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Comparative Politics:
Levels of Education Inequality in China and Japan

Name
Course Title
Instructor
Date

Surname 1

I.

Introduction: The Research Question
The research question that will be addressed in this paper is; Why does China experience high

levels of education inequality than China? The dependent variable will primarily deal with income and
gender inequality. Japan and China have close not only geographical proximity but also share several
similarities. For instance, in the 19th Century, Japan and China have some similarities but also different
responses to a lot of things and a lot of ideas that the Chinese accepted or rejected from any nearby
countries or even from the United States1. During that Century, China accepted ideas, traditions, and
things from nearby countries and the United States. But they also took things that were not accepted
with gracious terms or were happy about it either; they also rejected certain things from other countries
in the 19th Century. One example of China not happily accepting something was from the British called
the Opium trade. However, the opium trade was introduced to China by the Turkish and Arabs first
before Britain around the 6th to the 7th Century. Because of this, the trade soon went to silver being
exported out of China is vastly massive amounts. After a while of trading with Britain on silver, they soon
realized that they were not profiting from it, and Britain was getting profit and making use of the profit
they get from it. In 1839 China rejected any further trade with Britain in the opium trade2. Because
China rejected the opium trade, Britain proclaimed war with China, and unfortunately, China lost the
war.
However, as for Japan, they had no problem trading with any westerners. This is all because, in
the 19th Century, the Japanese did not have any possession of materials or products that anyone from
the West desired at that time. The difference between Japan and China is the fact that China didn't have

1

Li, Frank. 2014. "Human History: China Vs. Japan". Blog. Econintersect.
http://econintersect.com/b2evolution/blog2.php/2014/10/22/human-history-china-vs-japan.
2
Rist, Gilbert. 2019. The History Of Development: From Western Origins To Global Faith (Development Essentials).
5th ed. London: Zed Books.

Surname 2
raw materials and wasn't into technology as Japan was3. China had a little to none of the products that
would be considered desired, but that was nine times out of ten took to the empire because of political
interests or from any foreign economy.
Now, it's different from Japan and China, along with the trading to the United States. Japan and
China have taken different paths in the economy today and from years ago with trades with each other
and with other countries and the United States. Trade with Japan died down for a long time when Japan
hit a huge recession that lasted for a while4. Unfortunately for Japan, they are still feeling repercussions
from that recession and are slowly coming back. Meanwhile, in China, their trade with other countries
along with the United States has grown bigger, making them one of the biggest trading countries to
have.
From the rejected materials and trades to the accepted trades and materials, it seems that
China has made it out to be one of the biggest trading countries but also one of the poorest as well.
Meanwhile, in Japan, they still have to rebuild from the prolonged recession they suffered years ago.
Even though they disagreed with each other's decisions and trades, they still head-on and traded with
each other but not very often like they did with the western countries.
Besides, the two countries show a close connection to their efforts to respond to growing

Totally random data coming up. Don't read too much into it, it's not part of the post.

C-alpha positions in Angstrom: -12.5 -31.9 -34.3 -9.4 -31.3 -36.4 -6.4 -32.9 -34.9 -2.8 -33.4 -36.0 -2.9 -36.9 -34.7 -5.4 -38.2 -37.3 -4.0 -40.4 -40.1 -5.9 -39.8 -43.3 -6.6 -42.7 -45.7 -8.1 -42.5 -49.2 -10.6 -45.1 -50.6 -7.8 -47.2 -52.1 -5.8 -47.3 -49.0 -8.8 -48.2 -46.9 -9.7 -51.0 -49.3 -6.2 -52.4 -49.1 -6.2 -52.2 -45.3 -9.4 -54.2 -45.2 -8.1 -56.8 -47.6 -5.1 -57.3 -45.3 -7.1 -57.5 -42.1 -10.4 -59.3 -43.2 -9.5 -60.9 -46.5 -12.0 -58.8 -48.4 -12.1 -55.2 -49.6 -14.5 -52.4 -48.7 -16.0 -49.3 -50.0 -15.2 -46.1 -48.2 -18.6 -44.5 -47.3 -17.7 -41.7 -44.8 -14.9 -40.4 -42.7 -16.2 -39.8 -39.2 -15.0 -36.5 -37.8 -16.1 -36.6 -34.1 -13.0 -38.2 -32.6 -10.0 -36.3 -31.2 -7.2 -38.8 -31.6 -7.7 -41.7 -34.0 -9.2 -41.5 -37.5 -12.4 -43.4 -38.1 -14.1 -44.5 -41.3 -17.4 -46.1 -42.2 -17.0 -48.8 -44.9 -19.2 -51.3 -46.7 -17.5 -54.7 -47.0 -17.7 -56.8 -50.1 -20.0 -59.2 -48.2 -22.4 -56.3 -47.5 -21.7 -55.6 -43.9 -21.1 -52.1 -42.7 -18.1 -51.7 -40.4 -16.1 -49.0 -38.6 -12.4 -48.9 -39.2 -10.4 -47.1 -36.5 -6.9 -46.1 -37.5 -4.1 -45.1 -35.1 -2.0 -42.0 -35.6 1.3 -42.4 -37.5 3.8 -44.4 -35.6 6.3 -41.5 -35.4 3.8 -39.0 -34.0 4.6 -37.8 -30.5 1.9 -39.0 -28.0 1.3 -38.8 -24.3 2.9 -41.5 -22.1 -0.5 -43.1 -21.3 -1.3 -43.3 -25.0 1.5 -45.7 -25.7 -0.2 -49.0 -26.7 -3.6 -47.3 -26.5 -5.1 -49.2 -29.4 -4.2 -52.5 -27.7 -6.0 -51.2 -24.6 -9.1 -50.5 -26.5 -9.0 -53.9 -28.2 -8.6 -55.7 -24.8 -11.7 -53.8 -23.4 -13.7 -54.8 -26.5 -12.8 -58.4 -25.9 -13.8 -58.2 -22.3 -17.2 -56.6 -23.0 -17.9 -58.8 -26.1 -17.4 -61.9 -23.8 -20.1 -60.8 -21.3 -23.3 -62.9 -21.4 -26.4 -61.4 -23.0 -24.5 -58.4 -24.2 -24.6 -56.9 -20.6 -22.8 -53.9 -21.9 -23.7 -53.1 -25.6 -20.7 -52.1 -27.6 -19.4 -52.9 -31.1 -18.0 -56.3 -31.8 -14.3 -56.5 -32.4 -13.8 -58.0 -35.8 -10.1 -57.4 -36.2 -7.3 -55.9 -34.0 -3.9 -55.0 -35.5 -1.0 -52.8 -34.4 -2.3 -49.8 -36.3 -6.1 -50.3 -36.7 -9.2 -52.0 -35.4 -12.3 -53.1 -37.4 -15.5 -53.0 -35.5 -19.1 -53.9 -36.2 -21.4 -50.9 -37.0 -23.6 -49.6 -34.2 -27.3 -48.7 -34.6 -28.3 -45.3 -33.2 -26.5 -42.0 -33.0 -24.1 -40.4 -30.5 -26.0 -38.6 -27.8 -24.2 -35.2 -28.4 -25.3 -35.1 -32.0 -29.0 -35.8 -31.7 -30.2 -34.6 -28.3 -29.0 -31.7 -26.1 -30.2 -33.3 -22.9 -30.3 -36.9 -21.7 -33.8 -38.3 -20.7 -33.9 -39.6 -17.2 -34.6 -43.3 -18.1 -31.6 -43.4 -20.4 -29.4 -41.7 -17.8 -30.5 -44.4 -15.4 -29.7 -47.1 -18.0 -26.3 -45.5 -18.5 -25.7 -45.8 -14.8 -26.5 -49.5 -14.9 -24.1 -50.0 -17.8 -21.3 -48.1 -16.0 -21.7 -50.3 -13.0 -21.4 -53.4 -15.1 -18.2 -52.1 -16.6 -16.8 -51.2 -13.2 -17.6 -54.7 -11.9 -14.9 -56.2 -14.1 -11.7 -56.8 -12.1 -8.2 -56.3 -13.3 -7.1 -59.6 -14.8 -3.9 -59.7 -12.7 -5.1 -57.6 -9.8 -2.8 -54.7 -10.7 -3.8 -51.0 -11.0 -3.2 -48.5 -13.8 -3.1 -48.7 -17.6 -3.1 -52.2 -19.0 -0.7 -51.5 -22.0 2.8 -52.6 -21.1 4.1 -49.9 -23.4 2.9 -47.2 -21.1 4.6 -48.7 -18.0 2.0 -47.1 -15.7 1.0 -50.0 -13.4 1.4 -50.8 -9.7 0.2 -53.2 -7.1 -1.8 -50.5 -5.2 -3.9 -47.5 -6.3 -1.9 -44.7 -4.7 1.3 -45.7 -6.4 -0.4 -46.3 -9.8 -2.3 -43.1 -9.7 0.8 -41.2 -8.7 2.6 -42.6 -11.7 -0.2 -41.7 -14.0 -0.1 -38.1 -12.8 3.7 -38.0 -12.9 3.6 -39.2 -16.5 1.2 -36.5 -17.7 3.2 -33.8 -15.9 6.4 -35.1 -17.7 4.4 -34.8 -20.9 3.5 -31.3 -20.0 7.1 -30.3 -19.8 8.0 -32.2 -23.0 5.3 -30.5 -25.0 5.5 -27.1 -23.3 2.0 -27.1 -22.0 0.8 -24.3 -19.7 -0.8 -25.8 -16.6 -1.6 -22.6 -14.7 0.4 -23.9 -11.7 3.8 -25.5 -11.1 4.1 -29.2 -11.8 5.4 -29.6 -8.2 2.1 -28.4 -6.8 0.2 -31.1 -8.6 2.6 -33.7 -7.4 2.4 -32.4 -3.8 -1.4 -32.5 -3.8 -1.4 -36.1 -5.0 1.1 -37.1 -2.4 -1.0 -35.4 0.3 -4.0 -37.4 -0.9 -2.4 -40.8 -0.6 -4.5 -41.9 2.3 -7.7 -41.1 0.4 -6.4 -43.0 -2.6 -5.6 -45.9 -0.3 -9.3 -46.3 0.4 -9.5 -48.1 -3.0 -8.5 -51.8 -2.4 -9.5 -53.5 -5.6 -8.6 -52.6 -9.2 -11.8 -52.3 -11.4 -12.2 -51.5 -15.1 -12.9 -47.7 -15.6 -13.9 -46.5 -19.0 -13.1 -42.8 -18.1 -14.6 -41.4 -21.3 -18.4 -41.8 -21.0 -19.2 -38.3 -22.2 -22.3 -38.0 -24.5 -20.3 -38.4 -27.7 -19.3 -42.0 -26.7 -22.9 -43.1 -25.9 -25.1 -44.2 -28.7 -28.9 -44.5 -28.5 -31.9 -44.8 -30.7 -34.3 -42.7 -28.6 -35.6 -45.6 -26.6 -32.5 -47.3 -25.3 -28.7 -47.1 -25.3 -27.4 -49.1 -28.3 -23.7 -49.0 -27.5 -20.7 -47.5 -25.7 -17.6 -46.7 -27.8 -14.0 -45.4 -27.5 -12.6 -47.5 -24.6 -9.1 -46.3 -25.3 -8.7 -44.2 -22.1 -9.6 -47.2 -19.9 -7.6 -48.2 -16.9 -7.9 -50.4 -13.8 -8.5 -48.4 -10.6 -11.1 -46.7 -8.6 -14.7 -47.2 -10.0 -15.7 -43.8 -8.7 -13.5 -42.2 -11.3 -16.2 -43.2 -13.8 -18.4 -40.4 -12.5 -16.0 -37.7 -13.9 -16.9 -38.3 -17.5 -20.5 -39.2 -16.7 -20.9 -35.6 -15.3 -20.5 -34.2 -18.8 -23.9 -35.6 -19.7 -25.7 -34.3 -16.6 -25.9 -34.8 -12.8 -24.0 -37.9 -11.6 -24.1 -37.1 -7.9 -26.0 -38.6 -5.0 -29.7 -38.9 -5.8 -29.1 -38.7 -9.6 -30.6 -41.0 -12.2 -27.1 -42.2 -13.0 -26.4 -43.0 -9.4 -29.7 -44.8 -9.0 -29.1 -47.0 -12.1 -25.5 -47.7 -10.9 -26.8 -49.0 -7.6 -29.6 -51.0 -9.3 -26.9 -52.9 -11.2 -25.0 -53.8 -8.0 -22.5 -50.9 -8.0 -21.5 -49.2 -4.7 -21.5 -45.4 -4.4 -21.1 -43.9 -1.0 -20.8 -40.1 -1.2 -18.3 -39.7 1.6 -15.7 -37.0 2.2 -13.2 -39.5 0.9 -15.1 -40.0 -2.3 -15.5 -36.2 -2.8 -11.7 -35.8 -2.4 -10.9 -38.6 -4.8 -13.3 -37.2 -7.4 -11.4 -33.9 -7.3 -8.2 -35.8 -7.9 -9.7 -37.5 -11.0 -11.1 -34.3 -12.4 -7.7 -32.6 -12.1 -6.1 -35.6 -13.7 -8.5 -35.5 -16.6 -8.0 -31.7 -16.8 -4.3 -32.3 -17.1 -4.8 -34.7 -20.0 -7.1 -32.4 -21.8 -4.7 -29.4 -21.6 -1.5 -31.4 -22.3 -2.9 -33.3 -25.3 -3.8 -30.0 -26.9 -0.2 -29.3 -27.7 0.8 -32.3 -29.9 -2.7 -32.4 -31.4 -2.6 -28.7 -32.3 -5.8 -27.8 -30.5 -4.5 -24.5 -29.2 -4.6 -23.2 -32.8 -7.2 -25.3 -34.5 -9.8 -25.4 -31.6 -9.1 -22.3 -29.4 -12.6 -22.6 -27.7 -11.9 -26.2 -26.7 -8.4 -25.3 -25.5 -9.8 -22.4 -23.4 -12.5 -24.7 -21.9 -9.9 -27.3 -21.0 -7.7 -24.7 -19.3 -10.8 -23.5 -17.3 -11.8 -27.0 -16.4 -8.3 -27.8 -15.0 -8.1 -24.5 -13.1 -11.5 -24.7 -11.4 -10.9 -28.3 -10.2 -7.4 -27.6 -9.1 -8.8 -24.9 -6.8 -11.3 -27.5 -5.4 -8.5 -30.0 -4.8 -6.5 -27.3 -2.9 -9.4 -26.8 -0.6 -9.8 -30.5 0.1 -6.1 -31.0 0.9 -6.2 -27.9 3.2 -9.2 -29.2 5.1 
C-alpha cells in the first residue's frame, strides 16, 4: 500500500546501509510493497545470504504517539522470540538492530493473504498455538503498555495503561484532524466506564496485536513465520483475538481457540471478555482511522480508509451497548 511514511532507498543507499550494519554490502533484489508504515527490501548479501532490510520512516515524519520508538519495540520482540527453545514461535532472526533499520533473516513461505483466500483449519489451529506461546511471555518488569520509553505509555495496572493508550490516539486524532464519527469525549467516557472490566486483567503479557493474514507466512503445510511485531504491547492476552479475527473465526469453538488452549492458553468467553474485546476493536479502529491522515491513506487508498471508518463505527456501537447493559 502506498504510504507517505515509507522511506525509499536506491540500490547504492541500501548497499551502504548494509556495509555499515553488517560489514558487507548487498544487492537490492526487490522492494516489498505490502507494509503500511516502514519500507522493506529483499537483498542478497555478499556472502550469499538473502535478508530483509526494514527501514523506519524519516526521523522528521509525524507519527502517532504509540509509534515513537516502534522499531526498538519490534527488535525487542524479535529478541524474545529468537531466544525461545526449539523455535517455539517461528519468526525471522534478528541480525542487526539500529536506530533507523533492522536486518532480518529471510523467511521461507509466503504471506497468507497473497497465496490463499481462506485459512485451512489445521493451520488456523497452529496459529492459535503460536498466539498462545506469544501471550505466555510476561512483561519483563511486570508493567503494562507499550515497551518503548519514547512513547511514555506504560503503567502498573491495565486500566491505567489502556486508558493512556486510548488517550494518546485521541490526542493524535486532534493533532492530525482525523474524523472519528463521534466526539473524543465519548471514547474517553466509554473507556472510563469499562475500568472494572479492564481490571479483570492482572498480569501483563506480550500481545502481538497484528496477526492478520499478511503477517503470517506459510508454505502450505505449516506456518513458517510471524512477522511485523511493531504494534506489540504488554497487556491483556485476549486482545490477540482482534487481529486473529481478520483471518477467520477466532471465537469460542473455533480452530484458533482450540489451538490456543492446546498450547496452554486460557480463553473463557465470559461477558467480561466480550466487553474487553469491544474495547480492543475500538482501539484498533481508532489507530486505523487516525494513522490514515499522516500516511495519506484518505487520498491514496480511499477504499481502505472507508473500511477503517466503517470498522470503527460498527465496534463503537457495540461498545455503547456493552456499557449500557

European and American power. That is because, in the 19th Century, China and Japan were left with few
options and forced to respond to the growing and to expand European and American power. The
pressure on China and Japan was significant and required a response in some way, shape, or form. The
influence, in particular, was regarding the foreign-trade relationship between nations. The industrial
revolution which had been taking place in the West was what caused the inequalities between forces
and required action to level the playing field. China believed to be superior to all other countries, which

3

Li, Frank. 2014. "Human History: China Vs. Japan". Blog. Econintersect.
http://econintersect.com/b2evolution/blog2.php/2014/10/22/human-history-china-vs-japan.
4
Ibid

Surname 3
is what isolated them from the foreign trade movement, thus continuing the Chinese's intentions to
follow a staunchly traditional society5. Japan and the Meiji emperor were considered weak and lacked
many things that were needed to maintain a healthy economy. They lacked technology, military forces,
and were not in a perfect state at the time. European and American powers generated treaties to
control and further limit Japan and the trade between foreign countries.
China and Japan were both impacted similarly by the growth of western power coming from
Europe and America; however, their responses were handled entirely differently. China continued with
its traditional beliefs and values, whereas Japan took a newer strategy by deciding to follow
westernization, and those harmonized their culture with the traditions of the West6. The traditions
within Chinese culture were so thoroughly engraved within their direct environment that many of the
Chinese neglected even to acknowledge a change in power between countries.
Japan chose an alternative route with westernization and began to be open and comply with
new foreign adaptations. This was smart on Japan's behalf because opening up to different cultures
meant also receiving new technological and military advancements, which were very much needed to
maintain a healthy economic standpoint while keeping in touch with political and social needs within
society7. Japan's response will also help with playing a role in the influence of western society if need be.
China's response was more competitive in terms of influence because they weren't entirely involved
with the West, so their only option for influence would be to resist European and American power to try
and attain advances in their economy. While Japan was busy with western modernization
(westernization), China remained unable to depart from their influences entirely.

5

Rist, Gilbert. 2019. The History Of Development: From Western Origins To Global Faith (Development Essentials).
5th ed. London: Zed Books.
6
Li, Frank. 2014. "Human History: China Vs. Japan". Blog. Econintersect.
http://econintersect.com/b2evolution/blog2.php/2014/10/22/human-history-china-vs-japan.
7
Rist, Gilbert. 2019. The History Of Development: From Western Origins To...